1/17/2012 1:13:00 PM Editorial: Shared services proposal needs to stay in school board arena
The Cottonwood-Oak Creek and Mingus Union school boards will meet Thursday to discuss an administrative services shared-use contract.
At the onset, it would be wise for the two school boards to make it perfectly clear for all involved that this is a political decision. It’s not an administrative matter. The administration works at the pleasure of the elected school board and that’s where the buck stops.
Past years’ discussions on the similar question of consolidation-unification have become misdirected because of the issue of who will become the superintendent if the districts merge. In addition, past school boards too often have delegated studies on certain questions about consolidation-unification to their administrative staffs. The staffs, in turn, produced results showing how and why such a merger will not work or save money.
This time, it would be nice to see the respective school boards tell their admin teams to sit tight, keep their mouths shut and “we will tell you what we decide.” Further, if there is the need for such additional research, have it done by someone besides the C-OC or Mingus administrations. Former Sedona-Oak Creek Superintendent Nancy Alexander, for example, would be the ideal person to run such questions by.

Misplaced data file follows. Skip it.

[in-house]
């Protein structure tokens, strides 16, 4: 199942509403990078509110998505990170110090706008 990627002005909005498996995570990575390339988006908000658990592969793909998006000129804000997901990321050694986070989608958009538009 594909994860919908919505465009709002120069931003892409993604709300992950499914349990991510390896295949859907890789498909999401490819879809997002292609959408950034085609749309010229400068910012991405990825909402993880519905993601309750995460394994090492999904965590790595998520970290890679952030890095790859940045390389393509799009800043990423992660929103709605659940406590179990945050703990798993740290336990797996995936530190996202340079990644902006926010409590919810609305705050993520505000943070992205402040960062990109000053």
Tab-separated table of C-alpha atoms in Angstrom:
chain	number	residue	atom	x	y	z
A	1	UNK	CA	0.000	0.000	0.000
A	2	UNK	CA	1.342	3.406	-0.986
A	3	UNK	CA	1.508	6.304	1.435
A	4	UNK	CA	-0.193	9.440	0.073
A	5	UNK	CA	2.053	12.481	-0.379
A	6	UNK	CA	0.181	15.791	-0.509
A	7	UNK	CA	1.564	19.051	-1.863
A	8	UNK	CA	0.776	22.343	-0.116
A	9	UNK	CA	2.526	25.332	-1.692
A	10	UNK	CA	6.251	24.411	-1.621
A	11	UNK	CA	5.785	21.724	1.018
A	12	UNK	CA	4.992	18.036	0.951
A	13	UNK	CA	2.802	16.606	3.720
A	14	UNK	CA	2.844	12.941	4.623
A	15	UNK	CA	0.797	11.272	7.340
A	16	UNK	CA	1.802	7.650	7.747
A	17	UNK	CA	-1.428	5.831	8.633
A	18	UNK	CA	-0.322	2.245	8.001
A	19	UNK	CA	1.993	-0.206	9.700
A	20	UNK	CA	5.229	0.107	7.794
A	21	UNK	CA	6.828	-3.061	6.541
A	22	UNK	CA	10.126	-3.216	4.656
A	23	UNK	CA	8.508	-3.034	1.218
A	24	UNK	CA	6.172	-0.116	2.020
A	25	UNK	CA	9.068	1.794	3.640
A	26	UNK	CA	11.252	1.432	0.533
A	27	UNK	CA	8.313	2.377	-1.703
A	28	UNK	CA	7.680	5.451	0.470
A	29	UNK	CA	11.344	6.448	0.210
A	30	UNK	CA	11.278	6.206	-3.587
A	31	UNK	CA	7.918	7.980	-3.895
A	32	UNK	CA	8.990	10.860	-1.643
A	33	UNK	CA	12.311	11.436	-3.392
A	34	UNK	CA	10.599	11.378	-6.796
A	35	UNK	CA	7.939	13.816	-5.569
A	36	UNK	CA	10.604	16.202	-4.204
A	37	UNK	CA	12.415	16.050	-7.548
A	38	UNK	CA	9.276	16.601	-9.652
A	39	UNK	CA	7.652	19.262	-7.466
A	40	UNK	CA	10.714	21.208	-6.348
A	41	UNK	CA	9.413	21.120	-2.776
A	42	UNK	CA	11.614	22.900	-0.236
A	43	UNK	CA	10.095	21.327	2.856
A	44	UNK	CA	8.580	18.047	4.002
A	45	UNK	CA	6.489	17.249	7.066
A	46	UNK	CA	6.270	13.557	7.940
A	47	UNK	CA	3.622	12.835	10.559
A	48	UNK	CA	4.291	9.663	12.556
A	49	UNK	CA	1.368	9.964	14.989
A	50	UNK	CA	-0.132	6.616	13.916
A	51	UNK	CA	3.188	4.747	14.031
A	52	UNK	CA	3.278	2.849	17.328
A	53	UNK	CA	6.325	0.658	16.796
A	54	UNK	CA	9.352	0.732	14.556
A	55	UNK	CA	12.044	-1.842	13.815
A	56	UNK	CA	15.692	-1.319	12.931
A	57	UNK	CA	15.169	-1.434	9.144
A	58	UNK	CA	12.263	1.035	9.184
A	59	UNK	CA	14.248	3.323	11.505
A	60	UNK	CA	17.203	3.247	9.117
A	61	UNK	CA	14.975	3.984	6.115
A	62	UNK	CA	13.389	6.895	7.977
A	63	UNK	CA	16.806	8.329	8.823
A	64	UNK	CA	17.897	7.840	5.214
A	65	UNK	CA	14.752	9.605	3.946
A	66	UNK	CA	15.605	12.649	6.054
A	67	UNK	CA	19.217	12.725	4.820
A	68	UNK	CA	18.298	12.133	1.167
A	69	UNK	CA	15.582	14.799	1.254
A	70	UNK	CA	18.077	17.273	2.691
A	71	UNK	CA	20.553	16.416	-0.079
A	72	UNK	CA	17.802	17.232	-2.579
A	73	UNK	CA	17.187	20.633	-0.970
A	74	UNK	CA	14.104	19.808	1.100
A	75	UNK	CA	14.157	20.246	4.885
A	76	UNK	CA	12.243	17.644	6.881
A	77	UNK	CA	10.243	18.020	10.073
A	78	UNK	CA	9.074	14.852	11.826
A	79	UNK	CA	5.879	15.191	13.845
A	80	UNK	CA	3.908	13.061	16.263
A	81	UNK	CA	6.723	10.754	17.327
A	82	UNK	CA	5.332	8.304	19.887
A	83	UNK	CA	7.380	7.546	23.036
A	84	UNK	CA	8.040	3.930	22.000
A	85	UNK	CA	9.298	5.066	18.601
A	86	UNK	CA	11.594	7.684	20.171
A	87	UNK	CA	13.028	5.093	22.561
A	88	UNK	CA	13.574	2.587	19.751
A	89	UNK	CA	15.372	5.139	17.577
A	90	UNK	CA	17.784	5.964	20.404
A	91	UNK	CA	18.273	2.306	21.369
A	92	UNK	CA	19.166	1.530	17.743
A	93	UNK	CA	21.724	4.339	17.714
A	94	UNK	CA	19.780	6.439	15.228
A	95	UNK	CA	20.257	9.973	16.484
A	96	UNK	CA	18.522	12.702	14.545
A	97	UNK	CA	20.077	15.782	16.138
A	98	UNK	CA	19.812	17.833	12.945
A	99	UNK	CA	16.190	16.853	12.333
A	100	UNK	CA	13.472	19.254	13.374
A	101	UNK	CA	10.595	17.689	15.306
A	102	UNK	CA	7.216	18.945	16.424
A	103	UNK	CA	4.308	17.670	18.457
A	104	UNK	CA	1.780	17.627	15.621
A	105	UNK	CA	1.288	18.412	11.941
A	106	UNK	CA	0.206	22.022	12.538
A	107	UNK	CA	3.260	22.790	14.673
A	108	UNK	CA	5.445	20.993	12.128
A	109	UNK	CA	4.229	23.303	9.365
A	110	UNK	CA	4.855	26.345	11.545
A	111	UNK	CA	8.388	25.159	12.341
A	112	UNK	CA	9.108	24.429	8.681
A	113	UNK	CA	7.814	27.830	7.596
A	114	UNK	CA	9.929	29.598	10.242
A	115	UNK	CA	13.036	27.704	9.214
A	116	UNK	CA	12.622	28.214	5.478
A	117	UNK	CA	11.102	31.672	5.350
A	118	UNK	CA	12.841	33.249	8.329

This is an ideal time to remove the Mingus and Cottonwood-Oak Creek administrations from what is a purely political decision. After all, if the two districts do agree to share single administrative services, it does not have to be an either-or question involving Tim Foist and Barb U’Ren. The school boards could decide to find someone else for the job.
That could be just what the doctor ordered. After all, already Foist has positioned himself at Mingus as a part-time employee. In addition, make no mistake about it, with the closing of the Tavasci School, hurt feelings over the prospect of the same in Cornville, and the recent legal entanglement involving the education provided an autistic student, U’Ren’s light isn’t shining nearly so bright as it has in year’s past.
This doesn’t need to be a Foist-U’Ren tug-of-war.
It certainly does not need to be an issue influenced at all by either administration.